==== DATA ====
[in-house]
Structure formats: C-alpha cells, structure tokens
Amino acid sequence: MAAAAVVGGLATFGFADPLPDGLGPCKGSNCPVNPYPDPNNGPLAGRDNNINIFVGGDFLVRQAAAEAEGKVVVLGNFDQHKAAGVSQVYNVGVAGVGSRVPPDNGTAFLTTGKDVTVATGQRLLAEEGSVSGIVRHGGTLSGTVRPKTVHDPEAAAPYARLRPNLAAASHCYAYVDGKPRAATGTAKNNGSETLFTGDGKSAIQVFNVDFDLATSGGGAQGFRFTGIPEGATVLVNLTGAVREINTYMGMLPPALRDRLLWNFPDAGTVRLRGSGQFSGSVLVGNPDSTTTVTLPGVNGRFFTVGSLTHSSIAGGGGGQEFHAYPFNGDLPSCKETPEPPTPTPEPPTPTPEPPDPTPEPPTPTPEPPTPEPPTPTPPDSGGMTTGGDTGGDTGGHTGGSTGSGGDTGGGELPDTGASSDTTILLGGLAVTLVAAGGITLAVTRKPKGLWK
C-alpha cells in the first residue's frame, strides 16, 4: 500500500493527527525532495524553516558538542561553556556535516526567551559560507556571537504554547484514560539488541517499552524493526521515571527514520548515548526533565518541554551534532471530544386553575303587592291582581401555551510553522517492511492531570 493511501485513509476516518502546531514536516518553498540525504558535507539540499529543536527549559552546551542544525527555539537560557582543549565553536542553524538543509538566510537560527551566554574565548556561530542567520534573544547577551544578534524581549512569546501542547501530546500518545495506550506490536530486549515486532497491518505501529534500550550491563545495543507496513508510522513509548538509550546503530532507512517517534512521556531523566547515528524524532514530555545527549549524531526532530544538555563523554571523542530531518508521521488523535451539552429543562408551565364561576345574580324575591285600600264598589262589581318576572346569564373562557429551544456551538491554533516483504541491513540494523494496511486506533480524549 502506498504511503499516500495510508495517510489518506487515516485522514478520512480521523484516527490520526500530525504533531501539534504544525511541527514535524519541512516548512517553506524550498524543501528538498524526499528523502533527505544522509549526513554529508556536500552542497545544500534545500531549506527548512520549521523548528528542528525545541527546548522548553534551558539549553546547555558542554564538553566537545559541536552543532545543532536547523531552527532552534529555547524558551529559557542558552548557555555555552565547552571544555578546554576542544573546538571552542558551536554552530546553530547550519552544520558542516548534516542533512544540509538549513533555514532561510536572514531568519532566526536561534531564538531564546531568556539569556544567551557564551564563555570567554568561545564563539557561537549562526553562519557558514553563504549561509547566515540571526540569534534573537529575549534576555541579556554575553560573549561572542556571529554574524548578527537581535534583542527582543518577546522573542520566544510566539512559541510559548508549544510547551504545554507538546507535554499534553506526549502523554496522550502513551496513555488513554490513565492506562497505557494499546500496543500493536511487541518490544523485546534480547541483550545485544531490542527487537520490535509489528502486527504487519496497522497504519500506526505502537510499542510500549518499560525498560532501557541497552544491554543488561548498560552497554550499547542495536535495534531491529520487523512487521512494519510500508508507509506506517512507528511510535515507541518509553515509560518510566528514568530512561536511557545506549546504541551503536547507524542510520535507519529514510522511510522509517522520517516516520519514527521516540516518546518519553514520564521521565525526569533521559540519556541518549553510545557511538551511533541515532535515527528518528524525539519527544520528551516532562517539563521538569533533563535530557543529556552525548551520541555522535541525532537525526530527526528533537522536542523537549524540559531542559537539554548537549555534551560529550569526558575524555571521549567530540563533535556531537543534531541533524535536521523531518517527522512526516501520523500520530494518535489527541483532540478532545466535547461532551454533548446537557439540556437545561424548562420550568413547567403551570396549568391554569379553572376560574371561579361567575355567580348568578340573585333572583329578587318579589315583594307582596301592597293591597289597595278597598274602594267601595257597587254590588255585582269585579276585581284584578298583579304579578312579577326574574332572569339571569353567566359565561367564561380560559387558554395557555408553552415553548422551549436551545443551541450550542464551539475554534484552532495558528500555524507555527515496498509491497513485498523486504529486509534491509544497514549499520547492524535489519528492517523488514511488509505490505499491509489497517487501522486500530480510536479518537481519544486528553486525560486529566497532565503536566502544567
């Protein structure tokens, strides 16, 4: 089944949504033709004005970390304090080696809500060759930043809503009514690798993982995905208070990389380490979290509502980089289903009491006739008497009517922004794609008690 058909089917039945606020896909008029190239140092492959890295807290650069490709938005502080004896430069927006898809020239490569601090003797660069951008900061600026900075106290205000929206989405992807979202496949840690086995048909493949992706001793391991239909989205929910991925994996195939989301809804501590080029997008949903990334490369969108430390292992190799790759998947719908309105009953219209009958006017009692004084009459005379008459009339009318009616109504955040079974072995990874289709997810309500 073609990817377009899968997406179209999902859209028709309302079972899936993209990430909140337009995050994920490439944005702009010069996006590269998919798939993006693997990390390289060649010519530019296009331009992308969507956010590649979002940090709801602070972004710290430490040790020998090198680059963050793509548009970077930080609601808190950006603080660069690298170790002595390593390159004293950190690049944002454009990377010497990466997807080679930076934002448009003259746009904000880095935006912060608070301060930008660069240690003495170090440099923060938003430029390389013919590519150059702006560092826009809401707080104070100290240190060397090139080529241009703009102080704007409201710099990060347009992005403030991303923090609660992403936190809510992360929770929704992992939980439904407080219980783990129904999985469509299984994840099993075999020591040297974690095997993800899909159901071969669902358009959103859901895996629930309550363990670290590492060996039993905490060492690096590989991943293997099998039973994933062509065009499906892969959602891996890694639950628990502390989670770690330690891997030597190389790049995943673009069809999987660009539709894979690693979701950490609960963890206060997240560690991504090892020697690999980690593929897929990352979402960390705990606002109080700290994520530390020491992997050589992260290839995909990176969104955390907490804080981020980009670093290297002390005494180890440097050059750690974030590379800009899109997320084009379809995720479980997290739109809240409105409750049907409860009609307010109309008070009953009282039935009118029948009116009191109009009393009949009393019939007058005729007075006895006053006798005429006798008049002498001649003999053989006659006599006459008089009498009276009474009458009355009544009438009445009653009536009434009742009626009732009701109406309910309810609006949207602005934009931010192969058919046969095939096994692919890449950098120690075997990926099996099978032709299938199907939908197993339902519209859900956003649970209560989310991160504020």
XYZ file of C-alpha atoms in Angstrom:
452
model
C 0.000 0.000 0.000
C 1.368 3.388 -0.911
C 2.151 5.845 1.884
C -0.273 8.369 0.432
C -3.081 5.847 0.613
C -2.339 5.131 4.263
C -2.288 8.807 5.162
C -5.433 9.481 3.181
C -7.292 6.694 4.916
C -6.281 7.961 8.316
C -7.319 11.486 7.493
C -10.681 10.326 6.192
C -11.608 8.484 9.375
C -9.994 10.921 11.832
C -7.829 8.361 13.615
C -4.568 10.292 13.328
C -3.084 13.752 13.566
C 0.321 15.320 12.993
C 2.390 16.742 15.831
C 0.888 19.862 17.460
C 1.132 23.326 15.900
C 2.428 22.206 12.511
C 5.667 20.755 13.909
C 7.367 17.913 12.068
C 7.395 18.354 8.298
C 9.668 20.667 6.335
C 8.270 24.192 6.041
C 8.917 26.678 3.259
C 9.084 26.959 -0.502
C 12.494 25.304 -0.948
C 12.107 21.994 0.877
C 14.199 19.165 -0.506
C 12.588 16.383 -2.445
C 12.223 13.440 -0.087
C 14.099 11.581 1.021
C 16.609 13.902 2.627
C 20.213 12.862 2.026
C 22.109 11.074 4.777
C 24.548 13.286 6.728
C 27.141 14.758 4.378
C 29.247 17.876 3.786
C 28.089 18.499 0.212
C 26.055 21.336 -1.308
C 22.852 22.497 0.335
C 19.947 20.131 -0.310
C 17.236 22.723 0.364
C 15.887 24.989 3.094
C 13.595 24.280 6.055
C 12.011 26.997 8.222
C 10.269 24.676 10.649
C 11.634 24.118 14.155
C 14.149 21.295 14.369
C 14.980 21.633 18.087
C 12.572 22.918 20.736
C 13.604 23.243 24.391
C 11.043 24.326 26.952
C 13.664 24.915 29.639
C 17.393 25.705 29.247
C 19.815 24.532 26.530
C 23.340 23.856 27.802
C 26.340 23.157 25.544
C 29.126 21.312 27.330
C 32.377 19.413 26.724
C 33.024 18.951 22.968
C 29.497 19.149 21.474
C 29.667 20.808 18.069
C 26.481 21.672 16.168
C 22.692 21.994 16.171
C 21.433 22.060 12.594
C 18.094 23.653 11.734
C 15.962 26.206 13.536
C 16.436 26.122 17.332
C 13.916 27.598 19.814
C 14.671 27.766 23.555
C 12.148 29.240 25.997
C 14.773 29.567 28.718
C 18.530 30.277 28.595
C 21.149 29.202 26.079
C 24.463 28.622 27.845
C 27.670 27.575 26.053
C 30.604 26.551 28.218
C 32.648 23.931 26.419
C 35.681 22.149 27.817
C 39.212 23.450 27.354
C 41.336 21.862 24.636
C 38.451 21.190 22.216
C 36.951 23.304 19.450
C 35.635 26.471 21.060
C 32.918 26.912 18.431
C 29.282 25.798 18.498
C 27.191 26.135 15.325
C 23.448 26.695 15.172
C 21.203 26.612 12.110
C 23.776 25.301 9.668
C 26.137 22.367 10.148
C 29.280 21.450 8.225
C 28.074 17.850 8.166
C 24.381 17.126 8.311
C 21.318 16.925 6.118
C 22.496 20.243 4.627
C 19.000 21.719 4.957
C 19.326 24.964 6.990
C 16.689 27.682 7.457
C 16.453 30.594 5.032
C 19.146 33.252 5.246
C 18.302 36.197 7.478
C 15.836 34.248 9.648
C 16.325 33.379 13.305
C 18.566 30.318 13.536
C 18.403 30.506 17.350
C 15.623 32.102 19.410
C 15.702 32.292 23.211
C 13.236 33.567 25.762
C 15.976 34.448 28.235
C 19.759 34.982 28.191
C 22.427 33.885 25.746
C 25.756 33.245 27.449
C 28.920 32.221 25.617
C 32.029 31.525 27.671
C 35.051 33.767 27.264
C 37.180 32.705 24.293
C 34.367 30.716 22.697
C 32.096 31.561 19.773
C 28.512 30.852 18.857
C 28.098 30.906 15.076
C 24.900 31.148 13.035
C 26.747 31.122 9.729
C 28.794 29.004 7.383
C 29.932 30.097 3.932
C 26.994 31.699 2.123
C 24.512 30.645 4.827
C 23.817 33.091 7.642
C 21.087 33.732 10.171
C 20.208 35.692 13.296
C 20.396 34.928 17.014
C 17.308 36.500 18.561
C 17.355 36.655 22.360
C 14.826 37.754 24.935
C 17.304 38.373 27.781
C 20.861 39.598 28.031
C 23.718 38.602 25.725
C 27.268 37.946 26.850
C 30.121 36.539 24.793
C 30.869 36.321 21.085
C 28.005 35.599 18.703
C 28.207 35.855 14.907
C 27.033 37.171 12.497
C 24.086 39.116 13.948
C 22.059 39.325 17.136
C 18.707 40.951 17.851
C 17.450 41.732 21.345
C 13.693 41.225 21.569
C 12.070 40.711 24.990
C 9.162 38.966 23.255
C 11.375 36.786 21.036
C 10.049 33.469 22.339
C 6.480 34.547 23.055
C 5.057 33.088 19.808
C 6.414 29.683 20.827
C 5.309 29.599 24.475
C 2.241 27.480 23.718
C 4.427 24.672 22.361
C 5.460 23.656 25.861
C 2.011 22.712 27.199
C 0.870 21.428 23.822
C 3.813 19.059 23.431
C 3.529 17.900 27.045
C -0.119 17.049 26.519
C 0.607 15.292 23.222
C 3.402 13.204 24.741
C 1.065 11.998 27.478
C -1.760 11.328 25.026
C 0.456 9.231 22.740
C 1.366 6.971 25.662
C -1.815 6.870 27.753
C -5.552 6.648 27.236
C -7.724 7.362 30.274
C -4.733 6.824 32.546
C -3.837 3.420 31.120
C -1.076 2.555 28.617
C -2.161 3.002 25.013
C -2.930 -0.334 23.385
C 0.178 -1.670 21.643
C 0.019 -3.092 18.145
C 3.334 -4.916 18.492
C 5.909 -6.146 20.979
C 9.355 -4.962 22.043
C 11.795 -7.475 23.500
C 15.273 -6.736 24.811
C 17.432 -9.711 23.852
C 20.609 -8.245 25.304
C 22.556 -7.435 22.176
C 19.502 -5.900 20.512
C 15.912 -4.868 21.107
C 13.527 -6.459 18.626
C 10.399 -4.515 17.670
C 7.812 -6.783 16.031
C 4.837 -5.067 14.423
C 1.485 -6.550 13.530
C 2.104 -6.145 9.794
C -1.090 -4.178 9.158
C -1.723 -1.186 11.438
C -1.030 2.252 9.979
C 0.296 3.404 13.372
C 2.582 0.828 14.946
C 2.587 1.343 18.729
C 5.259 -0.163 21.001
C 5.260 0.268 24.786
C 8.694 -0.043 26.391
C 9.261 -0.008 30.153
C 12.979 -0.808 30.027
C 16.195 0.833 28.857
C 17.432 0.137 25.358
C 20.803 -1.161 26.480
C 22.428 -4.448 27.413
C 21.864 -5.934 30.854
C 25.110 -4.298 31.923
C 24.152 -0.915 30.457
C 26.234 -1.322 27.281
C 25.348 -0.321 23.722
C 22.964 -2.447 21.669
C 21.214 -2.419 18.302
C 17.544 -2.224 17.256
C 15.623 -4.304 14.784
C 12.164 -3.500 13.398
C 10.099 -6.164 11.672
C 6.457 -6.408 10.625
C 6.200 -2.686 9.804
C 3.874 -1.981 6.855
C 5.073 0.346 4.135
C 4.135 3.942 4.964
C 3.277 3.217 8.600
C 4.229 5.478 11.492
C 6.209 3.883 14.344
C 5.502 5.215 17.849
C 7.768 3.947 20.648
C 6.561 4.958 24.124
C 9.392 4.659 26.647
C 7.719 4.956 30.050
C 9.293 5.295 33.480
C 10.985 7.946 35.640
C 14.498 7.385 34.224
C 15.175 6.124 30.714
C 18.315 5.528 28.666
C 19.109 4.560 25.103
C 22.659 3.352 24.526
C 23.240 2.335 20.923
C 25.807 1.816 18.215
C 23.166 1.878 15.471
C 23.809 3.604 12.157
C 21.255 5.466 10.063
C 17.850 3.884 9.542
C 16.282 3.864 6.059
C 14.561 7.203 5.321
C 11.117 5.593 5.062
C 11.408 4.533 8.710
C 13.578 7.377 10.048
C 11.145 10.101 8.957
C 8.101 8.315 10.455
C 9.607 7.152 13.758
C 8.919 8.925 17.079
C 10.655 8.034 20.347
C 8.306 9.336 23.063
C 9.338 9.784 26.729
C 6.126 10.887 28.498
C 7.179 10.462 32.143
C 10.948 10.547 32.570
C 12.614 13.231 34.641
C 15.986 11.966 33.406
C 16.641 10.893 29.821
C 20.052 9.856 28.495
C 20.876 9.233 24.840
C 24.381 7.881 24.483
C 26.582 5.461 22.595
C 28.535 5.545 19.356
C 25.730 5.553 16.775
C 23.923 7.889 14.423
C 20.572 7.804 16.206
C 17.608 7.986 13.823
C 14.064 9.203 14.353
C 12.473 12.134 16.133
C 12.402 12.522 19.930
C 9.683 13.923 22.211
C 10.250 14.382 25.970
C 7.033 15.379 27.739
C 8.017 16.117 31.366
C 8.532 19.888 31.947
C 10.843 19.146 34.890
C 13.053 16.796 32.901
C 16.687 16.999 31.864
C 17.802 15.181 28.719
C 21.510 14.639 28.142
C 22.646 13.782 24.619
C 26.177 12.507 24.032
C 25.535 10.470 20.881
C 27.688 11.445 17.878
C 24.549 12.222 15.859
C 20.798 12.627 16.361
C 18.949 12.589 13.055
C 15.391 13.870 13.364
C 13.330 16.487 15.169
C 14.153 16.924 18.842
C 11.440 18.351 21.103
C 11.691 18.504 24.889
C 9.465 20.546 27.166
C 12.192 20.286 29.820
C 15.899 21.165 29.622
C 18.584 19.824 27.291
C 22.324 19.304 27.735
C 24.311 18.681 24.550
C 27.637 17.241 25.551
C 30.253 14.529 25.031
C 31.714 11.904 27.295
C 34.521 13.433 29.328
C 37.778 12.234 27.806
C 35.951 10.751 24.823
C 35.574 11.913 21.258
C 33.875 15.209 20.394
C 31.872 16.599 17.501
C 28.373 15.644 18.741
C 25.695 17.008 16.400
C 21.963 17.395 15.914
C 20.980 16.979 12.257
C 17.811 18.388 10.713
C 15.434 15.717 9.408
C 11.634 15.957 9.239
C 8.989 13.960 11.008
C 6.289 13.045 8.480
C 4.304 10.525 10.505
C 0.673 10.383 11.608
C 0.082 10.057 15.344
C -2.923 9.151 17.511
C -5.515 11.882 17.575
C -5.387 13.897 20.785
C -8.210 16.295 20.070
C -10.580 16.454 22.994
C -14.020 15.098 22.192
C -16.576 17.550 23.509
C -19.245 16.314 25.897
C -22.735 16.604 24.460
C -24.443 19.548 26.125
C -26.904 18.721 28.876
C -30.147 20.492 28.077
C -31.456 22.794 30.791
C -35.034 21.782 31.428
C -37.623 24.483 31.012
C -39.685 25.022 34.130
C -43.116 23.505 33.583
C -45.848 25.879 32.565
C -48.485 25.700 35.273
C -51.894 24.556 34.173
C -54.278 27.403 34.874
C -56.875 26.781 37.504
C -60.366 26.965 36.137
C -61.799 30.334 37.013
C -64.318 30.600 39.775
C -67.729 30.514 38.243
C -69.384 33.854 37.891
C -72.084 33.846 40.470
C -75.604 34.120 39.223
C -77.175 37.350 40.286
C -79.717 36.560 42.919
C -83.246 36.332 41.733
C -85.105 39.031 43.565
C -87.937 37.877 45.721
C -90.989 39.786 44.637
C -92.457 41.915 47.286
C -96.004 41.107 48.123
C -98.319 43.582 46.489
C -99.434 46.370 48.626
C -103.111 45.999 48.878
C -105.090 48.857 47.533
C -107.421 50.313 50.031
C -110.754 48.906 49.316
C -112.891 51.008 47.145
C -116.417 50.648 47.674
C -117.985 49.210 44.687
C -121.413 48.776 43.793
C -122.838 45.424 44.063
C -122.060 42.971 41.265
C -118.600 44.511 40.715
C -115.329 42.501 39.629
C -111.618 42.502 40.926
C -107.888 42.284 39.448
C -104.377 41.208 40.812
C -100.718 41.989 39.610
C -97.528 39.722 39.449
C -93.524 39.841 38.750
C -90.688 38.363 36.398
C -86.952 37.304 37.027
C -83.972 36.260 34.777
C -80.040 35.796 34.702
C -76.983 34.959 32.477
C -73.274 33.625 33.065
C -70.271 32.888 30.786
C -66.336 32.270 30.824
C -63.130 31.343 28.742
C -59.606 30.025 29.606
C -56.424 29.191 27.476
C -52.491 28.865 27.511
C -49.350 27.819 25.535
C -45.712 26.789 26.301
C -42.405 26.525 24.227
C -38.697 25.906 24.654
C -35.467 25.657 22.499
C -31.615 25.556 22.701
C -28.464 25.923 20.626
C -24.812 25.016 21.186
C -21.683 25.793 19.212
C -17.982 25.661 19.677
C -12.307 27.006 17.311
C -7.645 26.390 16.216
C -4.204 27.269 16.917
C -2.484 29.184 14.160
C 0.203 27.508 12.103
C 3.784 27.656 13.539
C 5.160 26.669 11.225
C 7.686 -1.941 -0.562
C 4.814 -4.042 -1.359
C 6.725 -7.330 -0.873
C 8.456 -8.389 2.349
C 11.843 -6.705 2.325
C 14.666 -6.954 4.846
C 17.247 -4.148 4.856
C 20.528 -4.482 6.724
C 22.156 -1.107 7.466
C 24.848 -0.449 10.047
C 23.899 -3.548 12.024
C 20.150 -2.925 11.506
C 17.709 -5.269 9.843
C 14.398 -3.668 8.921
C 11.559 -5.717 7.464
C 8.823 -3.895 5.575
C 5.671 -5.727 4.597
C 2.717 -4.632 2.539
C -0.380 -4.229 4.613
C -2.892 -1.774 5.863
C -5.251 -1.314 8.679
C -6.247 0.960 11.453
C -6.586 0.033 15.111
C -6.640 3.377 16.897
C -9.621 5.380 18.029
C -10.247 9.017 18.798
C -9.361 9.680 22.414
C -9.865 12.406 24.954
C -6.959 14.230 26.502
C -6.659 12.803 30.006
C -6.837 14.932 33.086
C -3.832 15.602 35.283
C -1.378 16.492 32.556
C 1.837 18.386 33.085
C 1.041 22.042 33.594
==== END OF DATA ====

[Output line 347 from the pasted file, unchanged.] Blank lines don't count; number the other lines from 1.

C -19.245 16.314 25.897